Grade Level, 2014
Tracking Online Education in the United States

Survey by I. Elaine Allen and Jeff Seaman, Babson Survey Research Group.

Proudly sponsored by Pearson, this annual survey is designed, administered and analyzed by the Babson Survey Research Group, with data collection conducted in partnership with the College Board and additional data from the National Center for Education Statistics’ Integrated Postsecondary Education Data System (IPEDS).
Using both IPEDS data and responses from more than 2,800 colleges and universities, this study is aimed at answering fundamental questions about the nature and extent of online education in the United States.

Click each item below to reveal more information

70.8% of CAOs agree

that online education is critical to the long-term strategy of their institution.

Online education is critical to the long-term strategy of my institution Fall 2002 to Fall 2014.

of juveniles
who face trial are illiterate, tying illiteracy to crime.
of juveniles
who face trial
are illiterate,
tying illiteracy
to crime.

How do online learning outcomes compare to face-to-face?

The percent of academic leaders rating learning outcomes in online education as the same, or superior to those in face-to-face remained unchanged at 74.1%.

2/3 of students who cannot read proficiently by the end of fourth grade will end up in jail or on welfare.

2014 saw an increase in the number of CAOs ranking learning outcomes in online as “the same” to face-to-face instruction (54.1% to 57.9%).

Academic leaders are far more positive about the learning outcomes for blended instruction than they are for online.

School suspension and expulsion
the risk of entering the school-to-prison pipeline.

Online Growth in Public & Private
Non-profit Institutions

Public and private non-profit institutions recorded higher levels of distance enrollment growth (4.6% and 12.6%), but these were offset by a decrease among for-profit institutions.

What is the awareness of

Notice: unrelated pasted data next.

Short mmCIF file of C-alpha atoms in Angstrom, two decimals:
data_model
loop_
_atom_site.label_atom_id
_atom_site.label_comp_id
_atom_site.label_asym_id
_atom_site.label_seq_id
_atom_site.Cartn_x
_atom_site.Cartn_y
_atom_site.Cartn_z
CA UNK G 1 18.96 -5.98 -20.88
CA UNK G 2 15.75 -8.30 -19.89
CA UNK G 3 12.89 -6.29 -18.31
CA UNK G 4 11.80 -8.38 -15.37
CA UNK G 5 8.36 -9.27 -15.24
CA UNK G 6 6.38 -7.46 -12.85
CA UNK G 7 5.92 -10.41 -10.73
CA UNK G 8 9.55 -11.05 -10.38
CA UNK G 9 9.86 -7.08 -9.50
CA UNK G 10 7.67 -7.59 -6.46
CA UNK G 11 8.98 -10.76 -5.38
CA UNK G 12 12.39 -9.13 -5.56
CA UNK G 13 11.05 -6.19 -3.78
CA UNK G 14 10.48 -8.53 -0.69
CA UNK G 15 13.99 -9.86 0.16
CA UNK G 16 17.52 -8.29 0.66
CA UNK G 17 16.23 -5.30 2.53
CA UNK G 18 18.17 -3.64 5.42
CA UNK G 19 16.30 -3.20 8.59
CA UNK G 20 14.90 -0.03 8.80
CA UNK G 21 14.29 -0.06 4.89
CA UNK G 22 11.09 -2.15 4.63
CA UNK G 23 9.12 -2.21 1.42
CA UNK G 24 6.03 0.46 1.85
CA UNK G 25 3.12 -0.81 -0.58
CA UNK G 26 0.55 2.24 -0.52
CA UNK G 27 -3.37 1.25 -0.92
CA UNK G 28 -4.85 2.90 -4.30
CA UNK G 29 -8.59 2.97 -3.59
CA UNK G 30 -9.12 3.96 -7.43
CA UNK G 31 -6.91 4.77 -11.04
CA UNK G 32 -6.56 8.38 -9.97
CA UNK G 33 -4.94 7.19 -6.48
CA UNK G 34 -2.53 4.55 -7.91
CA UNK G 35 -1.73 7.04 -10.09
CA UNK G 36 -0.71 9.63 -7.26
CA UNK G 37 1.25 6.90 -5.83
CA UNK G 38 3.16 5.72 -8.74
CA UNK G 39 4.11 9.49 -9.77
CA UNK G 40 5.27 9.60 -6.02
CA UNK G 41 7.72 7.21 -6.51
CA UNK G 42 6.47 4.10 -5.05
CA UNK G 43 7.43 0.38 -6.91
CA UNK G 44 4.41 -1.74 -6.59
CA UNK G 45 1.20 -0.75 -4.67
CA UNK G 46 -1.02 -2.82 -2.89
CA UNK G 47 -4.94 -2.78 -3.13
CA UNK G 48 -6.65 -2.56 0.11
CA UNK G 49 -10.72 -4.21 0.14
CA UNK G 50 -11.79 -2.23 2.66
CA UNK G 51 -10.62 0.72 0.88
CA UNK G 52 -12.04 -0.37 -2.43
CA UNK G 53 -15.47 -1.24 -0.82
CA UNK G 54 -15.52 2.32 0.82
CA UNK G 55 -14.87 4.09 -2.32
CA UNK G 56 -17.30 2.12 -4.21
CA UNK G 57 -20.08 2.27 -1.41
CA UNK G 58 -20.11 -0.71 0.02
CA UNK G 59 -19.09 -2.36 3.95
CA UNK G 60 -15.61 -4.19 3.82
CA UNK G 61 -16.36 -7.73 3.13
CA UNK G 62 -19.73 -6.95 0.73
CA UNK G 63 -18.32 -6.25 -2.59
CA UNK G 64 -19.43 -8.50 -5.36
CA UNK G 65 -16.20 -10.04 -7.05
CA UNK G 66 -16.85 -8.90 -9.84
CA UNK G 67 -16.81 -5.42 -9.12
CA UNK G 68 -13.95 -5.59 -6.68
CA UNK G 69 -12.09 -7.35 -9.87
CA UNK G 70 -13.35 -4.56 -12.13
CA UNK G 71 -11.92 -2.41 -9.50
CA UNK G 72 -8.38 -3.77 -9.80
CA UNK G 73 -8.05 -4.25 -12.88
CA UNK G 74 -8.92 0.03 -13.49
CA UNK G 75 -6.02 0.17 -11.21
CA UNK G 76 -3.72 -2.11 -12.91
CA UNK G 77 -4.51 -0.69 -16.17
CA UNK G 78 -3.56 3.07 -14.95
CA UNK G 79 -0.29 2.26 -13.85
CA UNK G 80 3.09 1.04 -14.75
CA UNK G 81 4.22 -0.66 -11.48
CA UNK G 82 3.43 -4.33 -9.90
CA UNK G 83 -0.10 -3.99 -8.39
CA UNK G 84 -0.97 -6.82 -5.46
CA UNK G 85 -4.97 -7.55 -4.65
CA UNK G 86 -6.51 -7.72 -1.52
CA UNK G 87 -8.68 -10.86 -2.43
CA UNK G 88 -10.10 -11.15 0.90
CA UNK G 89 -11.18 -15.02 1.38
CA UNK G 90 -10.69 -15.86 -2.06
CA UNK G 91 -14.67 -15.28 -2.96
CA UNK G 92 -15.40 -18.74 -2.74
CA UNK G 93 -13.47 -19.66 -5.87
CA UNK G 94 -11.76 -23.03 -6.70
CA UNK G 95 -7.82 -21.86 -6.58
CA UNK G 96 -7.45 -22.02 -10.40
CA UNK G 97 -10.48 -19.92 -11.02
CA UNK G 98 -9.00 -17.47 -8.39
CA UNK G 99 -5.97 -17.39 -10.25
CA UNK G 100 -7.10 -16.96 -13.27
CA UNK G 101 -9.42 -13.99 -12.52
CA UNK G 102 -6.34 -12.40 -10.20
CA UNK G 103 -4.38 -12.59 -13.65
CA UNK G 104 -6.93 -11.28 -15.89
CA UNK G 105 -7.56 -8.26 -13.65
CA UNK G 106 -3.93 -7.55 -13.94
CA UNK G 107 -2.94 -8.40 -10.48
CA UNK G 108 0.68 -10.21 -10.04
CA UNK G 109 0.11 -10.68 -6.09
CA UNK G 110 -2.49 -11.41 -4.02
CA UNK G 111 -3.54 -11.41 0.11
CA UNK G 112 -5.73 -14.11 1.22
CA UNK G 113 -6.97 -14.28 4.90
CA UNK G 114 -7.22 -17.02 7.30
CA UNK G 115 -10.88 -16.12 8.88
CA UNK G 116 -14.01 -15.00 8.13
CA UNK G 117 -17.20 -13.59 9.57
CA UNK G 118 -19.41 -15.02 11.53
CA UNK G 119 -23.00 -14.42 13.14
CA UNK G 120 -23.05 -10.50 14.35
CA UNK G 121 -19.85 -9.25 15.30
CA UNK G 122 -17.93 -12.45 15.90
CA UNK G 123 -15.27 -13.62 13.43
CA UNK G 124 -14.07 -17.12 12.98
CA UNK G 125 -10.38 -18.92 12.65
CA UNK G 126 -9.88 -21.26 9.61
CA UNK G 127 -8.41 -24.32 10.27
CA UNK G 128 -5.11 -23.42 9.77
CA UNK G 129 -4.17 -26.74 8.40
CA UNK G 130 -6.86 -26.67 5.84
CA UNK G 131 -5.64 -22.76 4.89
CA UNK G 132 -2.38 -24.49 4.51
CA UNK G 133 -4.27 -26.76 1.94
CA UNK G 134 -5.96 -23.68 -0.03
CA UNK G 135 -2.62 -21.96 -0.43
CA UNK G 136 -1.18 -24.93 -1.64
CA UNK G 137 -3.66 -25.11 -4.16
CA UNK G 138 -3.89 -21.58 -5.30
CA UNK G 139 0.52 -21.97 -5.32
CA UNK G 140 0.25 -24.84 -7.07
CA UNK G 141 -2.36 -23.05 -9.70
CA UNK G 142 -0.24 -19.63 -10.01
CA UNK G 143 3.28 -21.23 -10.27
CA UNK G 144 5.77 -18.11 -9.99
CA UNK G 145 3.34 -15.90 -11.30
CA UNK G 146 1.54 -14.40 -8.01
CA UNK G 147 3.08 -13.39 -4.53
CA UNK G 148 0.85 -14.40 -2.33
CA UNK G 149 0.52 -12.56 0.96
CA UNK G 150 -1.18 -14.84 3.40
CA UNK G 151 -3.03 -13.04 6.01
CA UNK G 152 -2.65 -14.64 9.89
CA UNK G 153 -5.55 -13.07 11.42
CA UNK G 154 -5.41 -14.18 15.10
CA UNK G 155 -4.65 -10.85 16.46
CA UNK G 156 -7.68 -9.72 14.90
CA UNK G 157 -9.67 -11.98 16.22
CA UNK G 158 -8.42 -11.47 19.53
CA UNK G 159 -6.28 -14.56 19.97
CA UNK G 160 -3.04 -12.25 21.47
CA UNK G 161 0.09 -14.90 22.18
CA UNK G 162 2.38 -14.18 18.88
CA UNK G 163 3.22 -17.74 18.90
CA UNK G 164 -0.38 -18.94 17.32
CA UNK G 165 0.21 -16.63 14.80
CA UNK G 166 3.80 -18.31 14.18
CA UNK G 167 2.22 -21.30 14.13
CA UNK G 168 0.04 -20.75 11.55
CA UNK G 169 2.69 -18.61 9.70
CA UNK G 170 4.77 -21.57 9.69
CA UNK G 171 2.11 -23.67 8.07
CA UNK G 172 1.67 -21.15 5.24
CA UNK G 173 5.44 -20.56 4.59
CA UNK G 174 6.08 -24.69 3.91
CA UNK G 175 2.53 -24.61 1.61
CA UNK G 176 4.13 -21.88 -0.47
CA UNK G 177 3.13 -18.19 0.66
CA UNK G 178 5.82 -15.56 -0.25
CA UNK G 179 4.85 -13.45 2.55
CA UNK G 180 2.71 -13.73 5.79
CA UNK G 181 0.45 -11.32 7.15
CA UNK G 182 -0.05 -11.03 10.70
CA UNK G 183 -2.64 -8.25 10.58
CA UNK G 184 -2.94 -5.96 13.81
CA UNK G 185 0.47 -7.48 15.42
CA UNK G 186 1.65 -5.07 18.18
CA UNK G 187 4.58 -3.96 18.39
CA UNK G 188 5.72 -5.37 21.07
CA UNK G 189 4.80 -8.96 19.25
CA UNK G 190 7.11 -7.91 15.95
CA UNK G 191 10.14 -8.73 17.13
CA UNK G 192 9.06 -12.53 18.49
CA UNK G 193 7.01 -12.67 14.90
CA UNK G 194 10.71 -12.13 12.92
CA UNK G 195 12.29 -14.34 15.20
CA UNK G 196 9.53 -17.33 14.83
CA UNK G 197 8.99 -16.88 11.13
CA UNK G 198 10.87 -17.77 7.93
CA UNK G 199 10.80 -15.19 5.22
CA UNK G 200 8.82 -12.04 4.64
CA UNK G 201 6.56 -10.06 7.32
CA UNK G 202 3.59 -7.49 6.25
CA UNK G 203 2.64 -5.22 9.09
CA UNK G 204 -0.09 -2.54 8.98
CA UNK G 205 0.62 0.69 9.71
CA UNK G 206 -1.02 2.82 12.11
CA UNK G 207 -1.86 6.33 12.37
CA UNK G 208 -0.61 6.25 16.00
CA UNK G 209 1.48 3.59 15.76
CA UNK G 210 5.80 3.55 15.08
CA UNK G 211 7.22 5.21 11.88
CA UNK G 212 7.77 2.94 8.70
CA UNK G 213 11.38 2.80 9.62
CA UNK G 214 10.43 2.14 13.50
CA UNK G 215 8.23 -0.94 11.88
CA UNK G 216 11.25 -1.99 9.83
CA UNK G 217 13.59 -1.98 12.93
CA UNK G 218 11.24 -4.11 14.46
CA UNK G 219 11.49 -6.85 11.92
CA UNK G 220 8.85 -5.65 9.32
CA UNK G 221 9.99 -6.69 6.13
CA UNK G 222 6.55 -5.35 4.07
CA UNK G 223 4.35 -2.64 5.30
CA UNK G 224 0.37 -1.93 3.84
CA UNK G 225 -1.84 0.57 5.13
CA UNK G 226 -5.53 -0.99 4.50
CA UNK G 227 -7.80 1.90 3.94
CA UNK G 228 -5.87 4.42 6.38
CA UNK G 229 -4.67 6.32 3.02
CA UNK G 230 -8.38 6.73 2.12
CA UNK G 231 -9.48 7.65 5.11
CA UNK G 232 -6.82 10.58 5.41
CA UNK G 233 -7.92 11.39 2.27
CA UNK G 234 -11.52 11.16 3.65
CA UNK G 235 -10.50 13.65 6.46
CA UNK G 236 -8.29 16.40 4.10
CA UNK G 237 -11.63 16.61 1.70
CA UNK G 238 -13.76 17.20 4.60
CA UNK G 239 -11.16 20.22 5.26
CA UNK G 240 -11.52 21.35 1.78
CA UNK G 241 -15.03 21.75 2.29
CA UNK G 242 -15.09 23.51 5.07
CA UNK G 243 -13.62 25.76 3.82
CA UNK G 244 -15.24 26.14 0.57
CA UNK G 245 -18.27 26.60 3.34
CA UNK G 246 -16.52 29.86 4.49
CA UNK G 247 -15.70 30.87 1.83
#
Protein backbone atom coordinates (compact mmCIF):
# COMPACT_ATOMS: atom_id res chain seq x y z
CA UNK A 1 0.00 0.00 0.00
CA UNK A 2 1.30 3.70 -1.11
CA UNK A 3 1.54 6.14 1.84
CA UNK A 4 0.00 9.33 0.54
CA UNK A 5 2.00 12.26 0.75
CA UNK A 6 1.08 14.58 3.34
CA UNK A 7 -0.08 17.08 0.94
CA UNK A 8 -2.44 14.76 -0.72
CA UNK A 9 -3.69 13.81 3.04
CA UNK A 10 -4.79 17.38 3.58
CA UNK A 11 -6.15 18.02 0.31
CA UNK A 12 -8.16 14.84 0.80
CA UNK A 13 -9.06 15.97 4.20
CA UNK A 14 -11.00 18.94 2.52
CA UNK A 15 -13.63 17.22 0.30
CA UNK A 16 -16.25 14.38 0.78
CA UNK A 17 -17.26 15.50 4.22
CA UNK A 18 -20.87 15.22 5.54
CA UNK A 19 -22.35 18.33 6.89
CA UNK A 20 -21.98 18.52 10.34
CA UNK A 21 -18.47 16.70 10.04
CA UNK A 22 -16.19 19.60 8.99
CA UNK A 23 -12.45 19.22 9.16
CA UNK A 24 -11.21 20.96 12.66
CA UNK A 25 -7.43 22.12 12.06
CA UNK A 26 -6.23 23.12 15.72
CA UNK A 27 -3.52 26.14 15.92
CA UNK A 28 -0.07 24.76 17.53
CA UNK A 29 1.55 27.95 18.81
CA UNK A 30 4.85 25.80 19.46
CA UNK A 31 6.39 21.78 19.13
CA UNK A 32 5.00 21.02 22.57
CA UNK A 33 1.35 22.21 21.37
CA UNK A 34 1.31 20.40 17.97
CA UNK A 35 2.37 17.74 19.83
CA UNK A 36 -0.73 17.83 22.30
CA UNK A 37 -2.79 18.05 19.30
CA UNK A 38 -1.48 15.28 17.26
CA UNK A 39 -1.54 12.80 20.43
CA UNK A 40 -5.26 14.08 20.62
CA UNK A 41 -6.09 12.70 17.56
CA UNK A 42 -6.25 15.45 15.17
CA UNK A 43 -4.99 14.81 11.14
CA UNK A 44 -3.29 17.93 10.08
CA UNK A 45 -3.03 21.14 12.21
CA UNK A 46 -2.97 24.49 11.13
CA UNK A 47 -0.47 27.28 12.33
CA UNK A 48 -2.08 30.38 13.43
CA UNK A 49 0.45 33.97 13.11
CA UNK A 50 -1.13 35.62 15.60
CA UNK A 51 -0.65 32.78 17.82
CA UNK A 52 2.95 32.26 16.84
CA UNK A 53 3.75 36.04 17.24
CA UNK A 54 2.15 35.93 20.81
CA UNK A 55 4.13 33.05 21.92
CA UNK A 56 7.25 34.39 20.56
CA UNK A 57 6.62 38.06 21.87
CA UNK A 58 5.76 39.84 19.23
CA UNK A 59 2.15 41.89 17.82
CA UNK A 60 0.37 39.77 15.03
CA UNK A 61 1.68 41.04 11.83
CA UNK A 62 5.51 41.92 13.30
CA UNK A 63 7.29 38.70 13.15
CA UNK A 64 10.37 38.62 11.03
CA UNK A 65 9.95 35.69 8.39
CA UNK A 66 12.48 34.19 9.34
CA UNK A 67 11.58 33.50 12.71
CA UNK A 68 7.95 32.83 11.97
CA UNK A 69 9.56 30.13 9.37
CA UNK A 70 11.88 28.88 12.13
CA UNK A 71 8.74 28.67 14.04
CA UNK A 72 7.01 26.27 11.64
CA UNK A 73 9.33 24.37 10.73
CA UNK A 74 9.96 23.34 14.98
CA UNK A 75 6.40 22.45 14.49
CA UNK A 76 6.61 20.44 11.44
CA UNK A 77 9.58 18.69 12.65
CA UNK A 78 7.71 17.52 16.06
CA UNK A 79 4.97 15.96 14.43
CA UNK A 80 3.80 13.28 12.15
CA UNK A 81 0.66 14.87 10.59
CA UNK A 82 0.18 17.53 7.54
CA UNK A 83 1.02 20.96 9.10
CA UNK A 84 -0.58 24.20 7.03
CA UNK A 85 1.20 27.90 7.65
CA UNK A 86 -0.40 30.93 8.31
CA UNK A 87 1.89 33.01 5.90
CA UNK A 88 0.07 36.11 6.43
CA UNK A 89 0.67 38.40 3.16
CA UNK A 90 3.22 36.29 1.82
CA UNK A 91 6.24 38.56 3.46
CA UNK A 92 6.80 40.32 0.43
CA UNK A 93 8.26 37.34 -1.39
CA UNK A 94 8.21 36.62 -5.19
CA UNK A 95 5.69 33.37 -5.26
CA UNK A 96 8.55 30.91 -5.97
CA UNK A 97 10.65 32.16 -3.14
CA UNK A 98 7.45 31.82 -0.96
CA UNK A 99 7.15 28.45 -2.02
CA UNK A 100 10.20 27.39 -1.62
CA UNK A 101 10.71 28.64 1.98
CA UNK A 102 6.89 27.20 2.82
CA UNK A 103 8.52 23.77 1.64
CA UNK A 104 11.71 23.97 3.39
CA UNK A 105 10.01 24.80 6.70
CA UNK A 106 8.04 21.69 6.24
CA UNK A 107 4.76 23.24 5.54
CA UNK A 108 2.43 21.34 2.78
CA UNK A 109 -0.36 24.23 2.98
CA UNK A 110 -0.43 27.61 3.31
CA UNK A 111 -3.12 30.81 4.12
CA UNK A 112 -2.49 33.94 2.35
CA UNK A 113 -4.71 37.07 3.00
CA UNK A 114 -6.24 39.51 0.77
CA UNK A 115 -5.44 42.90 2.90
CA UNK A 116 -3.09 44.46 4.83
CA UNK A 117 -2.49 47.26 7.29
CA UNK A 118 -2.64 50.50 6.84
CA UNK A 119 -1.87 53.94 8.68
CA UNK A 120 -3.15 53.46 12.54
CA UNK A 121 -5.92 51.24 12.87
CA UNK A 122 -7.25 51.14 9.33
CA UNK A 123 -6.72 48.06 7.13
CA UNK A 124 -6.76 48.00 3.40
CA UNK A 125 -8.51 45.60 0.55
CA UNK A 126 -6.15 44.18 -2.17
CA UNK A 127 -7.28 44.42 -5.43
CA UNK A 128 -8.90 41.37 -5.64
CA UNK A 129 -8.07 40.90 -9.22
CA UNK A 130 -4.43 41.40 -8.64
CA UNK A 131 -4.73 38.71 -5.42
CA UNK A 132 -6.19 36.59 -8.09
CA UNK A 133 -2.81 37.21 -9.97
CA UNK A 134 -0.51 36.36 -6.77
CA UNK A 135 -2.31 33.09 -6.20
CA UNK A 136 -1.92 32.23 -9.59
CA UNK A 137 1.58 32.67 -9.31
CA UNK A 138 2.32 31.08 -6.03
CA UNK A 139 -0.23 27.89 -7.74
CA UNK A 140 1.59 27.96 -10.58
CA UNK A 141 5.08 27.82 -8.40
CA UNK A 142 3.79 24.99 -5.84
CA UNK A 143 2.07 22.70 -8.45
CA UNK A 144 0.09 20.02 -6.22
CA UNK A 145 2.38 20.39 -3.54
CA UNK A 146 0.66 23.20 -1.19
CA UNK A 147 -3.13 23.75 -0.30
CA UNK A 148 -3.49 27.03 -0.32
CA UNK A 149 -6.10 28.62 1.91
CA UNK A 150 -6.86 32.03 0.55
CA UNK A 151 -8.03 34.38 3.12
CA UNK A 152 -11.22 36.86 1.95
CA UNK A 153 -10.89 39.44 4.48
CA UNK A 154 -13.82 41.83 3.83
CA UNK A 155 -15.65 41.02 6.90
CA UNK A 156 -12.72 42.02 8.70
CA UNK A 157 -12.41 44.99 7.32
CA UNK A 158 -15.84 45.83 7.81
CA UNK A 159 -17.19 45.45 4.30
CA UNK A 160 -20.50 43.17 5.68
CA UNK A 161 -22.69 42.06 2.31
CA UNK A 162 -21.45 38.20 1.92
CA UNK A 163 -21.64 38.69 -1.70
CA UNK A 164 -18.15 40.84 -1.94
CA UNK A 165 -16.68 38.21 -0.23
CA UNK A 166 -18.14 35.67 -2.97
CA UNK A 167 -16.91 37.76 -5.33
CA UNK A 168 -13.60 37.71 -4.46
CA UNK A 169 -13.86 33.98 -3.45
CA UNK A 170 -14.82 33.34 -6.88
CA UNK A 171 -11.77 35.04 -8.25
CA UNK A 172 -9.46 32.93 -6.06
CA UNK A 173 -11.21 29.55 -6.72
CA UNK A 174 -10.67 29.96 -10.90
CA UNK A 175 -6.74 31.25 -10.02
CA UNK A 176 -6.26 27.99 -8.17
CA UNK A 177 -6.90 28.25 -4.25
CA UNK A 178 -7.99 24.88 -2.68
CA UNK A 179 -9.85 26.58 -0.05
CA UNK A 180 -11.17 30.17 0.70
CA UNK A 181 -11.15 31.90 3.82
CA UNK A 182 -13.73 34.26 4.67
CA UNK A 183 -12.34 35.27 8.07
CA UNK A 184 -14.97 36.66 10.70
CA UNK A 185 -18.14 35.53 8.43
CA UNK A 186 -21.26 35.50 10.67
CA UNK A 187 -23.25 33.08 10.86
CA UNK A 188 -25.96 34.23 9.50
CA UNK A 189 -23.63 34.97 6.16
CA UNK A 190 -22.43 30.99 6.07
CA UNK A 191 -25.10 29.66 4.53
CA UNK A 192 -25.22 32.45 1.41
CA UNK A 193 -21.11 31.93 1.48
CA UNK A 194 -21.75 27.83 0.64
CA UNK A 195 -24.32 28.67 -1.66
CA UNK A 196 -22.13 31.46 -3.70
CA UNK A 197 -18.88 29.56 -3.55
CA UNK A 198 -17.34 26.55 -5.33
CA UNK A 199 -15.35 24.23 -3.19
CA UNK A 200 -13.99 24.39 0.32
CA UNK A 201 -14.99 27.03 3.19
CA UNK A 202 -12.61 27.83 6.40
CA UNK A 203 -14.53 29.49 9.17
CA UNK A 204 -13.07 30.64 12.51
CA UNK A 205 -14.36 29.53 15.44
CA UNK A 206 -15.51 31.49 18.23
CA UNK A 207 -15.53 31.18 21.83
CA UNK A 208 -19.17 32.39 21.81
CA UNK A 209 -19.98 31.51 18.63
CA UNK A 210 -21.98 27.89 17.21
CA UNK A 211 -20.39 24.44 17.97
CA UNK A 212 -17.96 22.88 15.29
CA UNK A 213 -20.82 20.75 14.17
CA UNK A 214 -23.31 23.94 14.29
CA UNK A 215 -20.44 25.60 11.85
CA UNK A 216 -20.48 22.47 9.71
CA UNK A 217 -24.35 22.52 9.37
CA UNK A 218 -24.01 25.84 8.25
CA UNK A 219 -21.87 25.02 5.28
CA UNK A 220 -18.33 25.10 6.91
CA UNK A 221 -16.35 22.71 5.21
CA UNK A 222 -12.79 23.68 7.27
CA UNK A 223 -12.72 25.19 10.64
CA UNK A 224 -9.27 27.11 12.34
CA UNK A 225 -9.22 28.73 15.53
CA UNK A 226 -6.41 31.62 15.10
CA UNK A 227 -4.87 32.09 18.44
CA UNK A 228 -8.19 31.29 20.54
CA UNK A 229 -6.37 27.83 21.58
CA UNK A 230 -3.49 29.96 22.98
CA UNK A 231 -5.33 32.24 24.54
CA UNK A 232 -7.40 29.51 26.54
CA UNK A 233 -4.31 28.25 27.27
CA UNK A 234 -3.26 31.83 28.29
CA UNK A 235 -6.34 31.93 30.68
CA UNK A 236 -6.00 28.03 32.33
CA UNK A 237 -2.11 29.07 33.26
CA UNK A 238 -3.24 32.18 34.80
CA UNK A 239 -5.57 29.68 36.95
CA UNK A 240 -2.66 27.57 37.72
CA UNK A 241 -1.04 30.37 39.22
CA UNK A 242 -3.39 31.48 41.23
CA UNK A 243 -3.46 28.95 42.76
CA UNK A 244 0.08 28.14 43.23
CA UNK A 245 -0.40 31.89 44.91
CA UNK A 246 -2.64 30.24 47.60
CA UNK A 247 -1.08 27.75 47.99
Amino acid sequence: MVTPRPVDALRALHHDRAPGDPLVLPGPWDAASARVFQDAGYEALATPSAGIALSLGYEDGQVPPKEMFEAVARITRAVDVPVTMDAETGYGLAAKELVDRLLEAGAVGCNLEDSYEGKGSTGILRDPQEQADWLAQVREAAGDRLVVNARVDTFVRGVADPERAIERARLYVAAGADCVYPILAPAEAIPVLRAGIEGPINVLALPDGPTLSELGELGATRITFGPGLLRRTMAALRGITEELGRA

Open Educational Resources (OER)?

Academic leader awareness of OER resources far exceeded that of faculty awareness.

“While the rapid pace of online learning growth has moderated, it still accounts for nearly three-quarters of all U.S. higher education’s enrollment increases last year.” 

[Jeff Seaman, Co-author and Co-Director of the Babson Survey Research Group]

Growth of distance enrollments
continued to decline, settling at

3.7%

between Fall 2012 and Fall 2013.

How are Massive Open Online Courses (MOOCs) faring?

Only 8% of higher education institutions currently offer a MOOC. 

Academic leaders who believe that MOOCs represent a sustainable method for offering online courses dropped to 16.3%.

Many institutions report they are still undecided about MOOCs, while the single largest group (46.5%) say they have no plans for a MOOC.

Assessment of 
learning outcomes continues to rank

as a leading impact on the future
of higher education.

Explore efficacy in education at

efficacy.pearson.com

What is the future 
of online learning?

Academic leaders think that cost and gainful employment are the factors with the greatest impact on the future of higher education.

Download the complete survey report
& infographic:

Download

Learn more

about Pearson’s online learning services at:

www.pearsononlinelearning.com
Together we can transform student achievement and drive results.